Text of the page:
equation and z component of the momentum equation as
− v 0
− v 0
+ n d0
∂ξ (l xu (2)
dx + l yu (2)
dy + l zu (2)
∂ξ + l zu (1)
dz )+l z
∂ξ (n(1) d u(1)
+ l q d0 ∂ϕ (2) 1
z + l z
m d ∂ξ
Now, using (9)–(14), we can eliminate n (2)
d , q(2) d , u(2) dz and ϕ(2) . The elimination of
196 A. A. Mamun and M. H. A. Hassan
these second-order variables leads to a nonlinear equation of the form
+ aϕ + b ∂3 ϕ (1)
∂ξ ∂ξ 3 =0. (15)
This is known as the KdV equation with nonlinear coefficient a and dispersion
coefficient b, which, in our case, are given by
a = 3 eC 0 q d 0 σl z
[1+ 1 Z d e αβ
2 k B T i Z d e β(1 + µ) 1/2 3 q d0 σ 2 , (16a)
(1 + µ)
b = 1 l z
2 (1 + µ) C 0λ 2 3/2 D0 1+ ω2 p0
2 (1 − lz)
2 , (16b)
β =1− n e0
σ =1+ n e0
4. Solitary-wave solution of the KdV equation
The steady-state solution of this KdV equation is obtained by transforming the
independent variables ξ and τ to η = ξ − U 0 τ and τ = τ, where U 0 is a constant
velocity, and imposing the appropriate boundary conditions, namely
ϕ → 0,
dη → 0, d 2 ϕ (1)
dη 2 → 0 at η →±∞.
Thus we can express the steady-state solution of this KdV equation as
ϕ (1) = ϕ (1)
m sech 2 ( ξ − U0 τ
where the amplitude ϕ (1)
m and width ∆ are given by
m = 3U 0
( ) 1/2 4b
We now normalize the amplitude ϕ (1)
m by k B T i /e (i.e. eϕ (1)
m /k B T i = ψ),∆byλ D0 (i.e.
∆/λ D0 = δ), the velocity U 0 by C 0 (i.e. U 0 /C 0 = u 0 ) and ω c0 by ω p0 (i.e. ω c0 /ω p0 = ω c ).
These normalizations allow us to express the normalized amplitude and width of
these solitary waves in simple form as
ψ = −2 u 0 β
l z σ (1 + µ)1/2 − 1 ) −1
3 σ 2 , (19a)
δ = √ (
1+ 1 − )
u 0 (1 + µ) 3/4 ωc
2 , (19b)
where q d = −Z d e and Z d n d0 + n e0 = n i0 have been used.
It is obvious that, for any dusty plasma system, 0
Dust acoustic solitary potential in a magnetized dusty plasma 197
x c = 0.05
x c = 0.10
x c = 0.20
0° 10° 20° 30° 40° 50° 60° 70° 80° 90°
Figure 1. Variation of solitary-wave width δ with propagation angle θ for µ =0.1, u 0 =1.0,
and ω c =0.05, 0.1 and 0.2.
198 A. A. Mamun and M. H. A. Hassan
A three-component magnetized dusty plasma system, consisting of Boltzmanndistributed
electrons and ions, and charge-fluctuating dust grains, has been considered,
and the properties of a finite-amplitude dust acoustic solitary potential,
which has been found to exist in such a dusty plasma system, have been investigated
using the reductive perturbation method. The results of this investigation,
may be summarized as follows:
(i) We have shown that in the study of electrostatic waves, the variation of the
dust grain charge must be taken into account and that the phase velocity of
the waves will be affected by the self-consistent dust grain charge variation.
It is seen that this dust grain charge variation reduces the phase velocity of
the dust acoustic waves.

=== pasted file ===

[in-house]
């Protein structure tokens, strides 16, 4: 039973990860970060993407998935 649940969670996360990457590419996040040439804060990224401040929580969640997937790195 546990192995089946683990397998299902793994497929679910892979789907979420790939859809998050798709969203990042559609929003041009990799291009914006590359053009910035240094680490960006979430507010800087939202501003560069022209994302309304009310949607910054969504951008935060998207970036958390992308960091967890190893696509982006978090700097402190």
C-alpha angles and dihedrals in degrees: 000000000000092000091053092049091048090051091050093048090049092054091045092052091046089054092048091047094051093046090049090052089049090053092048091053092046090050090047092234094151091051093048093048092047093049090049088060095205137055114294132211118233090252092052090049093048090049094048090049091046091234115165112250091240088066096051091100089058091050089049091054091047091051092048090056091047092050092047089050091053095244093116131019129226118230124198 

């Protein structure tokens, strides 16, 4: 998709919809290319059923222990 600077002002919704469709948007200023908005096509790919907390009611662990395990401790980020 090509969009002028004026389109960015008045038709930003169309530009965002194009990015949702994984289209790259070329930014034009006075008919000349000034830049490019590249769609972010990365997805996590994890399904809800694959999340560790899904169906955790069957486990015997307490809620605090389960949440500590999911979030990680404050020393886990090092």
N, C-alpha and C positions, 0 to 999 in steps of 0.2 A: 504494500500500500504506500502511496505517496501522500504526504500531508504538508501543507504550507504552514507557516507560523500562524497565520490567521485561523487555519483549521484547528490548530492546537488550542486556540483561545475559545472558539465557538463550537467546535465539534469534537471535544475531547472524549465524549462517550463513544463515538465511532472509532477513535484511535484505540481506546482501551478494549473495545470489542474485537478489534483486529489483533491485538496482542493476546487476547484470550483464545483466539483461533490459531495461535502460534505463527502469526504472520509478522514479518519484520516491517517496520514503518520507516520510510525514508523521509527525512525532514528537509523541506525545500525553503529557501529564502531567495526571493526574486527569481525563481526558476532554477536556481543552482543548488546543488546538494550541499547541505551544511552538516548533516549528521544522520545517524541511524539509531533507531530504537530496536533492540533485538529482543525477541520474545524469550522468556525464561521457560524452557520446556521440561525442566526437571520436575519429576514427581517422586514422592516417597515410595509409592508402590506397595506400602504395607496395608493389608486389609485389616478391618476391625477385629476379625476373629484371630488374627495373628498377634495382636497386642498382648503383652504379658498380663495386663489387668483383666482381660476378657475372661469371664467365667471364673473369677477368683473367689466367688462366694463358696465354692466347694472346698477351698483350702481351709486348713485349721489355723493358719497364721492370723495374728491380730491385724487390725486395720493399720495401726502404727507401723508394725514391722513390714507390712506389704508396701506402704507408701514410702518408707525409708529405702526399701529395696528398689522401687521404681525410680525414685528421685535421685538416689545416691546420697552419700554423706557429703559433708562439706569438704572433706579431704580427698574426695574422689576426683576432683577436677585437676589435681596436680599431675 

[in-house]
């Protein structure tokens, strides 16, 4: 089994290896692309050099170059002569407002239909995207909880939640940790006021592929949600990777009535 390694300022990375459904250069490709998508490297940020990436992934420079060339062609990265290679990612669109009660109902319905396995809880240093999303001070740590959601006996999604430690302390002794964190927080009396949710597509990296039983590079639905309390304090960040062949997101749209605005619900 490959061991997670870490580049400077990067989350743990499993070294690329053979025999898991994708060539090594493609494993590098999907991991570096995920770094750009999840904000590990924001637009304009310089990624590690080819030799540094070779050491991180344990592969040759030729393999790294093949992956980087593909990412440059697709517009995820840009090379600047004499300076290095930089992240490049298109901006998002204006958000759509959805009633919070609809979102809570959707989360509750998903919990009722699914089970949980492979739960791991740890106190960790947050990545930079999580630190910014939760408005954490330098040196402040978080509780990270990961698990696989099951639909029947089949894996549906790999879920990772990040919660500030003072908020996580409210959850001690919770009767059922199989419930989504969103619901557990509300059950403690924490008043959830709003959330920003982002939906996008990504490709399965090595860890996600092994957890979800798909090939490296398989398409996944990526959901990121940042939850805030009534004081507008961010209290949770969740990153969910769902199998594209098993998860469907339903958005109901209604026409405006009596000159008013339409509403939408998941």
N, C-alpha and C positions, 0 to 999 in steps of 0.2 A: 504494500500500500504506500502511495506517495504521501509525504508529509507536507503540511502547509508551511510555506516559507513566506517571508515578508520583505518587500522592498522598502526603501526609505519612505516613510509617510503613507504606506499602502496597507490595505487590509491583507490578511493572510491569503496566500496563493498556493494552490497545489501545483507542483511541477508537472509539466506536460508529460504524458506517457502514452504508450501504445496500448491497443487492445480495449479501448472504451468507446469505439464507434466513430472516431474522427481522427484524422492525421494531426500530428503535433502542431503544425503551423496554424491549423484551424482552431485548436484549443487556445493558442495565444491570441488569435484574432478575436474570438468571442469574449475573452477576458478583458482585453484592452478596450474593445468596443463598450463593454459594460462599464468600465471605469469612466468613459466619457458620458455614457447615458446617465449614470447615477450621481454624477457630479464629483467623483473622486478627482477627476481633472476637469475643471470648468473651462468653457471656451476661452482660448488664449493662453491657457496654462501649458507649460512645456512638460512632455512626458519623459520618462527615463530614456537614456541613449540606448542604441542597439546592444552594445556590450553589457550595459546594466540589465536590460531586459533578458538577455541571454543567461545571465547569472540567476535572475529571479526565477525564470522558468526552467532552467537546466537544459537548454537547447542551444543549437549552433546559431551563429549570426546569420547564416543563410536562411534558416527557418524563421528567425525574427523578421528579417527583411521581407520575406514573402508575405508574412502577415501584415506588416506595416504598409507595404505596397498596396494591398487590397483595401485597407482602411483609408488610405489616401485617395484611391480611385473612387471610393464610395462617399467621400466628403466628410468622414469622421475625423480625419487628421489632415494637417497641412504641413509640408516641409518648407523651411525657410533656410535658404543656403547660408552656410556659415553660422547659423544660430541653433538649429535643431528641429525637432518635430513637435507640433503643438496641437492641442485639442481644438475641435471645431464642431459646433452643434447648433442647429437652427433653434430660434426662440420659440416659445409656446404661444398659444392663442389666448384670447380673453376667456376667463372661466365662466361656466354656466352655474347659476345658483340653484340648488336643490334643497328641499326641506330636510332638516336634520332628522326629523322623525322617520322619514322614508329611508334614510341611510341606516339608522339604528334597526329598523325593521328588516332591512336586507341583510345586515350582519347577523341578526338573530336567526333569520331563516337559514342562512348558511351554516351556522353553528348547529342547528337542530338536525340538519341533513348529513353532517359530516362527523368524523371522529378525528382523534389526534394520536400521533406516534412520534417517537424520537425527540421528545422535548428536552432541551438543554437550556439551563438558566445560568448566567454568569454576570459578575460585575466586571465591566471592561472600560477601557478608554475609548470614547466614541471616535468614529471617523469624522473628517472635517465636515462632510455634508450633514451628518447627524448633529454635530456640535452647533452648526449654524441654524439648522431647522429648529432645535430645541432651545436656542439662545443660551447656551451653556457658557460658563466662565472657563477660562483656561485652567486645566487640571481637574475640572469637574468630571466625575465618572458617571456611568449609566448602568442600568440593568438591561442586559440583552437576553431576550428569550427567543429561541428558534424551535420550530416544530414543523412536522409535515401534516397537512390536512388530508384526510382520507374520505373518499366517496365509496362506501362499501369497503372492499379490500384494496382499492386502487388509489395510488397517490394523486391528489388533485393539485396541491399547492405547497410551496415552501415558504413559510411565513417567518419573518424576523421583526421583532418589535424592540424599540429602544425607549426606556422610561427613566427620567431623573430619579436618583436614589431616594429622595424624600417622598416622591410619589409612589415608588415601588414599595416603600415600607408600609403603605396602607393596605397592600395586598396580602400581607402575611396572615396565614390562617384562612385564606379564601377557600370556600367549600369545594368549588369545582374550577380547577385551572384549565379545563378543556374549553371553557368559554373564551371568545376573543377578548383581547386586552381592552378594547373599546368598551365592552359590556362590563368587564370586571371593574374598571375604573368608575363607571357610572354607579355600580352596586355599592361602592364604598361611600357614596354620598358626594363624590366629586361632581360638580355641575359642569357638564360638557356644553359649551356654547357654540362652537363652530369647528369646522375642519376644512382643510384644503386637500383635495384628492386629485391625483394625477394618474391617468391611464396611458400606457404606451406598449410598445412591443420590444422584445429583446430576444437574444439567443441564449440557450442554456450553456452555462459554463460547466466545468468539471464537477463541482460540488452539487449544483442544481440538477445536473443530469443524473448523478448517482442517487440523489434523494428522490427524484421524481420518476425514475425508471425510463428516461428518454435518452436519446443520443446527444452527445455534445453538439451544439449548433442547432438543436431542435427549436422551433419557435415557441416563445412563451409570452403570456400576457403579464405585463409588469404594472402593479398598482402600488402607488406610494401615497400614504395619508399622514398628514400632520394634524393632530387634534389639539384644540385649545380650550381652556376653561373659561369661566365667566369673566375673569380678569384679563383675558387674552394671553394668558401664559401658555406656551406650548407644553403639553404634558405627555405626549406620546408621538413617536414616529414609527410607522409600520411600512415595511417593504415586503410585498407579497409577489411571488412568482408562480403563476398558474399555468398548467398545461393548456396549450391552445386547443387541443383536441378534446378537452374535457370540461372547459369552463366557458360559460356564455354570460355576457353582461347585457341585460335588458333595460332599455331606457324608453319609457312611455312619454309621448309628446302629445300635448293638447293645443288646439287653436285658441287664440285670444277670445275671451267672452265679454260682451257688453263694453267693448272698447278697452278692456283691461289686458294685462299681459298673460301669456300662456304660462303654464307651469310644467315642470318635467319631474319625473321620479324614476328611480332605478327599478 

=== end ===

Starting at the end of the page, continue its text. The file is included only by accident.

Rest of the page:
(ii) We have shown that on a very slow time scale of the dust motion and with
self-consistent grain charge variation, a magnetized dusty plasma system may
support obliquely propagating stable dust acoustic solitary waves with negative
potential only; the system does not support solitary waves with positive
(iii) It is also seen that for a tenuous dust cloud, where µ 1, the dust grain charge
variation does not have a significant effect on the formation or properties of
these electrostatic solitary structures, but for a dense dusty plasma, where µ
1, this effect significantly modifies the properties of these solitary structures. It
is seen that for µ 1, as we increase µ, the peak amplitude increases whereas
the width decreases. This means that the dust grain charge variation makes
the solitary potential more spiky.
(iv) It is obvious that the amplitude of these solitary waves is inversely proportional
to l z (l z = cos θ). It is observed that the width δ increases with θ for
its lower range (i.e. from 0 ◦ to about 45 ◦ ), but decreases for its higher range
(i.e. from about 45 ◦ to 90 ◦ ). It should be pointed out that, for large angles, the
assumption that the waves are electrostatic is no longer valid, and we should
look for fully electromagnetic structures.
(v) It is seen that the magnitude of the external magnetic field has no effect on
the amplitude of the solitary potential. However, it does have an effect on
the width of the solitary potential. We have shown that as we increase the
magnitude of the magnetic field, the width of the solitary potential decreases,
i.e. the external magnetic field also makes the solitary potential more spiky.
We have analysed properties of the electrostatic solitary-wave potential in a magnetized
dusty plasma using the reductive perturbation method, which is valid in the
small- but finite-amplitude limit. Since in many astrophysical situations there may
exist extremely large-amplitude solitary waves, we propose to develop a more exact
theory for the study of obliquely propagating arbitrary-amplitude solitary waves
in such a magnetized dusty plasma system. However, our present analysis should
be useful for understanding different nonlinear features of localized electrostatic
disturbances in a number of astrophysical dusty plasma systems, such as, planetary
ring systems (e.g. Saturn’s rings: Smith et al. 1982; Bliokh and Yaroshenko 1985;
Goertz 1989), cometary environments (e.g. Halley’s comet: Pedersen et al. 1987;
Dust acoustic solitary potential in a magnetized dusty plasma 199
de Angelis et al. 1988) and the interstellar medium (Goertz 1989), where chargefluctuating
dust grains and Boltzmann-distributed electrons and ions are the major
In conclusion, it may be added that the time evolution and stability analysis of
obliquely propagating arbitrary-amplitude solitary structures are also problems of
great importance, but are beyond the scope of the present work.
A.A.M. would like to express his gratitude to Professor R. A. Cairns, Professor
P. K. Shukla, Professor M. Salimullah and Dr Y. Hayashi for their stimulating
influence and helpful discussions during the course of this work. He would also
like to acknowledge the duty leave granted by the authority of Jahangirnagar
University and the financial support of the Abdus Salam International Centre for
Theoretical Physics during his stay at the centre as its Regular Associate.